Killer Shop Vacuums
How can a $150 vacuum have a 6.5 horsepower motor?
Last update: August 2, 2010
If you're looking for a new shop vac, one of the comparisons you might be checking out is the horsepower rating. And, if you know anything about machinery, you might be totally mystified at how shop vac manufacturers get such amazing horsepower from such small, inexpensive motors.
Take a look at your tablesaw. It has a massive, heavy motor that's much larger than what's in those shop vacs, yet it apparently produces one-half or less of the power. And if you've had to replace one, you know that even a cheap 3hp motor costs several hundred dollars.
Also, think about the electrical requirements. Every wonder why 3hp and up machines always run on 240 volt power? It's because the power draw of a motor is directly related to the mechanical energy it produces. The power drawn is a function of volts multiplied by amps or "watts". Those watts can be provided by using lower voltage at higher amperages or higher voltage at lower amperage. It would be possible to create a 120 volt motor producing 3 horsepower, but the amperage would be really high and require you to use extremely heavy wires for the outlet as well as the power cord. So they just use 240 volts and drop the amps so you can use normal wires.
So, back to our shop vac. It says it has a 6.5 hp motor, yet it runs on everyday 120 volt power with a fairly thin power cord. A 6.5 hp motor would require at least 5000 watts of power. At 120 volts, that's over 40 amps! Even if the circuit breaker didn't pop, 40 amps of power through that little cord would cause it to heat up and burst into flames!
How do the vacuum manufacturers do it? What special magic are they using? Or are they just lying?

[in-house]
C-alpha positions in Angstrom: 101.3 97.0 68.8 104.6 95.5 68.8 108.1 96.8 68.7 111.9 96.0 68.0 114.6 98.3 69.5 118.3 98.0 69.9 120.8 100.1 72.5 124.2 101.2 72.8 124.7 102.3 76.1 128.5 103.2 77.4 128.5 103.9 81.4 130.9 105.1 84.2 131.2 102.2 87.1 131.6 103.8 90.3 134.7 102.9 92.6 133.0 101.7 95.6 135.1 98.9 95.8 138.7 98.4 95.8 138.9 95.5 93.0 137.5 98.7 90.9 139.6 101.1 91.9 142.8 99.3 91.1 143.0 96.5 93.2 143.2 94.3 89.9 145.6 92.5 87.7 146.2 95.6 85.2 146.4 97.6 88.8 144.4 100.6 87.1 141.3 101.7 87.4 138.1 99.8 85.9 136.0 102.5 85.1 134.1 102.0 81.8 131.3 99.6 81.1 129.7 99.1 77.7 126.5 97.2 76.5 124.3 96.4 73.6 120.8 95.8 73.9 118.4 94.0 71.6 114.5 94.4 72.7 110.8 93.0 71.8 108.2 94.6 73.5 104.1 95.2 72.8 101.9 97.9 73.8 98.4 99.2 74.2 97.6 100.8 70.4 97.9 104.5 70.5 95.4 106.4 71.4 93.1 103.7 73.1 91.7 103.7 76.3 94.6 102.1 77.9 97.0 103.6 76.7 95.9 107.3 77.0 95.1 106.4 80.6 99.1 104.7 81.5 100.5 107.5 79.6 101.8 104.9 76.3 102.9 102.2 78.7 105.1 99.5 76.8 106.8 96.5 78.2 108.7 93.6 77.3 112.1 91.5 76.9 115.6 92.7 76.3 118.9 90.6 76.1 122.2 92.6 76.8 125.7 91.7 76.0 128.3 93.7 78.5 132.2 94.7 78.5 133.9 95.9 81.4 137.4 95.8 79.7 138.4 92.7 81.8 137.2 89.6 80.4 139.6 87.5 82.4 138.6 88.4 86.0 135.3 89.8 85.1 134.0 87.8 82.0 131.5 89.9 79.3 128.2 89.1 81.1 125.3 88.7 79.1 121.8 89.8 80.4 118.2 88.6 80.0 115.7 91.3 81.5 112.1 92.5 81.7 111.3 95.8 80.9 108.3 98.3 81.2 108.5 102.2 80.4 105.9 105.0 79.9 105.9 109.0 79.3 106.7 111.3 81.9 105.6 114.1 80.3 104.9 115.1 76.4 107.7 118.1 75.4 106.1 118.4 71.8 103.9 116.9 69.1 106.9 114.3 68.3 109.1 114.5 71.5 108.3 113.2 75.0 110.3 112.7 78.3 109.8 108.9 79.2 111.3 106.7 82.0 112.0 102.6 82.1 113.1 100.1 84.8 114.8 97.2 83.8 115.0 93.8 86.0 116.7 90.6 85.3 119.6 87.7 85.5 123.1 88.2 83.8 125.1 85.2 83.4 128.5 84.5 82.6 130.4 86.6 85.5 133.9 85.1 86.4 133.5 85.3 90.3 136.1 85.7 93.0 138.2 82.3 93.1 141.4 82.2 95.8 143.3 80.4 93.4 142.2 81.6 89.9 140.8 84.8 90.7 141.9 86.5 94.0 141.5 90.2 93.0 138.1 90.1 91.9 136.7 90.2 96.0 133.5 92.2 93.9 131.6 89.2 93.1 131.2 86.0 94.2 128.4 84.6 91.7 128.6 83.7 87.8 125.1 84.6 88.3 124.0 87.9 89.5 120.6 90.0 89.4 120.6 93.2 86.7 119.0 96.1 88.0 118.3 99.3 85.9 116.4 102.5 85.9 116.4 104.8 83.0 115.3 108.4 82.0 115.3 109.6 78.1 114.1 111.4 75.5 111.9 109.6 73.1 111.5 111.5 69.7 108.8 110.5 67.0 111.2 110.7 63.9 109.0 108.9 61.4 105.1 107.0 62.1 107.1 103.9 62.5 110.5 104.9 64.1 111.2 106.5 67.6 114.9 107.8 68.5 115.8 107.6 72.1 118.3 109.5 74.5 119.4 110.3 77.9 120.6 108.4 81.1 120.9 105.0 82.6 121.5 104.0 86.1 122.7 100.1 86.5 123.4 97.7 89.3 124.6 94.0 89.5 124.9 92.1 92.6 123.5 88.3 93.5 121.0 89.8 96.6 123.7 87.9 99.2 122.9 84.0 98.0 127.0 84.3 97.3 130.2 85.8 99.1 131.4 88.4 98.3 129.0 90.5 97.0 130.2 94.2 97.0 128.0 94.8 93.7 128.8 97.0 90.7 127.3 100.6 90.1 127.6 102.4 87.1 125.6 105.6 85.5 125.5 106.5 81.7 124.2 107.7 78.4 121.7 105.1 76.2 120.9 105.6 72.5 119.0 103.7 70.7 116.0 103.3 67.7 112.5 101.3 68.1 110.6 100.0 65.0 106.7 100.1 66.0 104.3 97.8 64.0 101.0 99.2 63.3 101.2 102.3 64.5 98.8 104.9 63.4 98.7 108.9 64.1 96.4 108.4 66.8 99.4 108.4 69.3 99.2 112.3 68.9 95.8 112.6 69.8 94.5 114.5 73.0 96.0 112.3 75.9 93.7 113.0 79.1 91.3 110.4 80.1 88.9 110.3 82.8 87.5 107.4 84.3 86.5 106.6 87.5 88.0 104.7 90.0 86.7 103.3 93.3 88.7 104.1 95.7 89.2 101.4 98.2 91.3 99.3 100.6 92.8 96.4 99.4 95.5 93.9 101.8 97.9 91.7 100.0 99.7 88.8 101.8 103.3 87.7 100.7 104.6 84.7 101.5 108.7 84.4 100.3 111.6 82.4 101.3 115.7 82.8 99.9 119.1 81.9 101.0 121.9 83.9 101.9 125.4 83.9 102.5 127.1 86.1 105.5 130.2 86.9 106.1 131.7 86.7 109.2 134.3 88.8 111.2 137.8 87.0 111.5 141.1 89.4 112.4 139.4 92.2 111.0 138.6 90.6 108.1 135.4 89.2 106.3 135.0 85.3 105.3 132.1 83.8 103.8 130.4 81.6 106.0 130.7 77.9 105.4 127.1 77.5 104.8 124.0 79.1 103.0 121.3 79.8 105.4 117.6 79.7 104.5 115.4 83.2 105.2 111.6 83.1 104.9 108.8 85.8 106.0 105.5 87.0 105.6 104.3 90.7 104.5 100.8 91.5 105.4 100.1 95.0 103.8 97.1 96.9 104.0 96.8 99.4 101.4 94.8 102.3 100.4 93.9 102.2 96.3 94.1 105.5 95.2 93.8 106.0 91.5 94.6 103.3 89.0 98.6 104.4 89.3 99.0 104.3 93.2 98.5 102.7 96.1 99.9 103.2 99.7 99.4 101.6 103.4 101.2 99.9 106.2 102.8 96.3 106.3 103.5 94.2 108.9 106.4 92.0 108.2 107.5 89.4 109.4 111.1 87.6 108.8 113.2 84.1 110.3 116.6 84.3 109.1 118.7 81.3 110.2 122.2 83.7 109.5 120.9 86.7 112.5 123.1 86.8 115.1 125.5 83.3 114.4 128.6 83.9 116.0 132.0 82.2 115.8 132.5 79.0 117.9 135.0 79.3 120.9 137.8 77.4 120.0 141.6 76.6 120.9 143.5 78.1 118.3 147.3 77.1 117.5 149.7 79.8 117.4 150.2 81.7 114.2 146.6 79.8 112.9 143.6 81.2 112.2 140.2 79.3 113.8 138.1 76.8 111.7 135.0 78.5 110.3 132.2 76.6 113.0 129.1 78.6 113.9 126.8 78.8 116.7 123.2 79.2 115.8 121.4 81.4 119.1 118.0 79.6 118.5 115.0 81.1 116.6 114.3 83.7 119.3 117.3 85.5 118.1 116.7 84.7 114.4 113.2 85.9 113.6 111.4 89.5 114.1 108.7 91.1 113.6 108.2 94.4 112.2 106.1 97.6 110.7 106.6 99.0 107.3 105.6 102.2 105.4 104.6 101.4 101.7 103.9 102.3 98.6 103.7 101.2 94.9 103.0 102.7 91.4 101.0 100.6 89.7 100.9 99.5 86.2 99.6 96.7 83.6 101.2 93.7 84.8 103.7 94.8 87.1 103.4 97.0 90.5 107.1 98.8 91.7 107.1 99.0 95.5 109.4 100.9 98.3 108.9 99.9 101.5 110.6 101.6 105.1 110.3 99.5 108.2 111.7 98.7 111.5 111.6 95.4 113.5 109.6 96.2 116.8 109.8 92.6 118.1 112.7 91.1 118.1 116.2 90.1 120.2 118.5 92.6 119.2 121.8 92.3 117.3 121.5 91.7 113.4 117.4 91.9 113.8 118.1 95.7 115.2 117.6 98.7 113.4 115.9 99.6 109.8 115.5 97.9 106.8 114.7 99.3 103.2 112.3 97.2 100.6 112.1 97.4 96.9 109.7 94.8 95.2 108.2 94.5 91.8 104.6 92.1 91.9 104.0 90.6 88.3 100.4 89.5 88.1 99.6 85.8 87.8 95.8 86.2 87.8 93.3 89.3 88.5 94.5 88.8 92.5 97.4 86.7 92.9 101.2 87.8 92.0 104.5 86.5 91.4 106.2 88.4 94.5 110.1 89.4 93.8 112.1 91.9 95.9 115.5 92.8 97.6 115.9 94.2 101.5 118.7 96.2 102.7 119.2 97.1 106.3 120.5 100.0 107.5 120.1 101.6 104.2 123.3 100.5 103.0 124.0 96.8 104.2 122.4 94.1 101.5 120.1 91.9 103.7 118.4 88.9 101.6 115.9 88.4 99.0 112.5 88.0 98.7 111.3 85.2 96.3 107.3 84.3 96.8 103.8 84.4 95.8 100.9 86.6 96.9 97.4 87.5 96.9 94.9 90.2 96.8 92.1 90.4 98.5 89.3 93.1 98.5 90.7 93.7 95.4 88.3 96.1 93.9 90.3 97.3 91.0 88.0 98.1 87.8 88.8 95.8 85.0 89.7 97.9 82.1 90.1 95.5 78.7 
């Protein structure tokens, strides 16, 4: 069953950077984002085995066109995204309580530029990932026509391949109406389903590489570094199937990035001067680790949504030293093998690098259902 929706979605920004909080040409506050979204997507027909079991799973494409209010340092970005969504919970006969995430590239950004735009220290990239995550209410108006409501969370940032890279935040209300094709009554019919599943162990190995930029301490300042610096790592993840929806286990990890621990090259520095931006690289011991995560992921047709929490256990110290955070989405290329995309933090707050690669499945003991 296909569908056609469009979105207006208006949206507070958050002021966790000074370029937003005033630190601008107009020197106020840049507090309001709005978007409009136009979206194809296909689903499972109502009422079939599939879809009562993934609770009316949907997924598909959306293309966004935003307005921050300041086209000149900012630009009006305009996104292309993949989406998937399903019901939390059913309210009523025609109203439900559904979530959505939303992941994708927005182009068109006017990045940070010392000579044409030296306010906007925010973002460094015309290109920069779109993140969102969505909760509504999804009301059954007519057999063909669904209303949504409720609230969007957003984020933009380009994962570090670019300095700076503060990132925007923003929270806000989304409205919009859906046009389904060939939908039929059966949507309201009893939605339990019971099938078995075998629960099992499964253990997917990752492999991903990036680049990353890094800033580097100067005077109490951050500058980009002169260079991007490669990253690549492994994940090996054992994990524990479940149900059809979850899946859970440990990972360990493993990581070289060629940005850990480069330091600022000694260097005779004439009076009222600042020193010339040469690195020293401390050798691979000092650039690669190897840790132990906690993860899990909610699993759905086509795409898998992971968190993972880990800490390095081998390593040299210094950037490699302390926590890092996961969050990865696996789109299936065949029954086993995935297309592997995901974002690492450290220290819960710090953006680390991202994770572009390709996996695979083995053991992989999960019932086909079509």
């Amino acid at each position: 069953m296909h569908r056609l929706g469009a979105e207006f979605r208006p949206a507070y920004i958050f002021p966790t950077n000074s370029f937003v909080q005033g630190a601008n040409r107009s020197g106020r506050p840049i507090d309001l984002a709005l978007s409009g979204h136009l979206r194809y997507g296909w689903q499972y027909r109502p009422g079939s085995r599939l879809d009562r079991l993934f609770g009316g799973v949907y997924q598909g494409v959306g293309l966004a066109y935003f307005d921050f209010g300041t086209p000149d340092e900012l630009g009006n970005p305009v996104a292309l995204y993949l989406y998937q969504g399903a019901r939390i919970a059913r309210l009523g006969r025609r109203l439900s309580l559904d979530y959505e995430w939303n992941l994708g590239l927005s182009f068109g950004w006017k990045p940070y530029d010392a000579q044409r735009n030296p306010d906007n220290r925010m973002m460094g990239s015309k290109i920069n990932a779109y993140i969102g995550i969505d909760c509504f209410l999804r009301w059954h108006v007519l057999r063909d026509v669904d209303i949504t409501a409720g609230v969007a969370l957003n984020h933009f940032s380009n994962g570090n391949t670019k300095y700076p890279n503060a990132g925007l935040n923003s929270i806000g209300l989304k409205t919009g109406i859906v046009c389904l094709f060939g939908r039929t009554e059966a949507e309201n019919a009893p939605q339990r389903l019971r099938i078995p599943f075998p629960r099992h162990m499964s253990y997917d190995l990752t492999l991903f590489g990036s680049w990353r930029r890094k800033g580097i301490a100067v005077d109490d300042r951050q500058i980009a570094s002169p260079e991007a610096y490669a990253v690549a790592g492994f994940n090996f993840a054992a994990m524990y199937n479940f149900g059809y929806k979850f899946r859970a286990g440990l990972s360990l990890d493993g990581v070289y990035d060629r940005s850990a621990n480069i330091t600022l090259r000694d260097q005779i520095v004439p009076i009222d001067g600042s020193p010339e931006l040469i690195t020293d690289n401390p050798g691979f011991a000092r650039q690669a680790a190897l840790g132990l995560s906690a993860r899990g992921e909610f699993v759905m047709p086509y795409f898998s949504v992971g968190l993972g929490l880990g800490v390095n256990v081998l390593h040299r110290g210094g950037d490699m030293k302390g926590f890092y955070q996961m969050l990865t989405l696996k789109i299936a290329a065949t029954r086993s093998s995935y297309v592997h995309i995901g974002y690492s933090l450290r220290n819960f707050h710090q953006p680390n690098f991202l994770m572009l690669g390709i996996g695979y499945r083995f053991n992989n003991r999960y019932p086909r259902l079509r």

Well, they can't really lie because there are government agencies that are supposed to keep companies from flat-out telling untruths. What they are doing, however, is using the word "horsepower" in a way that no normal person would by adding the word "peak".
When normal people talk about horsepower, we're thinking of the concept of how much work the motor is producing. However, vacuum manufacturers ignore how much work the motor is producing and instead measure how much power the motor is consuming, which you could rationalize as indirectly measuring the output by measuring the input. Which would make sense, in a way, except for their rather unique definition of "peak".
To normal people, "peak horsepower" would be the amount of power when the motor is working really, really hard. However, vacuum makers (because they're measuring power usage) choose to use the peak amount of power being used by the motor. And with electric motors, that peak occurs when the motor first turns on. This startup surge or "inrush" is tremendously higher than normal runtime power consumption. By concentrating on this "peak" the manufacturers can claim a much higher horsepower rating than should realistically be stated.
Now another question may pop into your. mind: If this shop vac is pulling 40 amps of power, why doesn't the circuit breaker pop? Well, it's because the inrush current peak only lasts about 0.01 seconds. That's right, your monster 6.5 horsepower vacuum only produces that much power (theoretically) for 1/100th of a second.
Let's take a closer look at our example "6.5 HP" vac above. (I'm not trying to single out the Shop Vac brand, all vacuum manufacturers do the same thing. After all, in this case, being truthful would just hurt them) The specs say that the unit is pulling 12 amps at 120 volts, which gives us 1440 watts. Even if the motor were perfectly efficient, it would produce less than two horsepower. So, in reality, this vacuum is probably producing around 1/4 of the power it claims.
The bottom line is that when shopping for a vacuum, you should totally ignore the horsepower rating.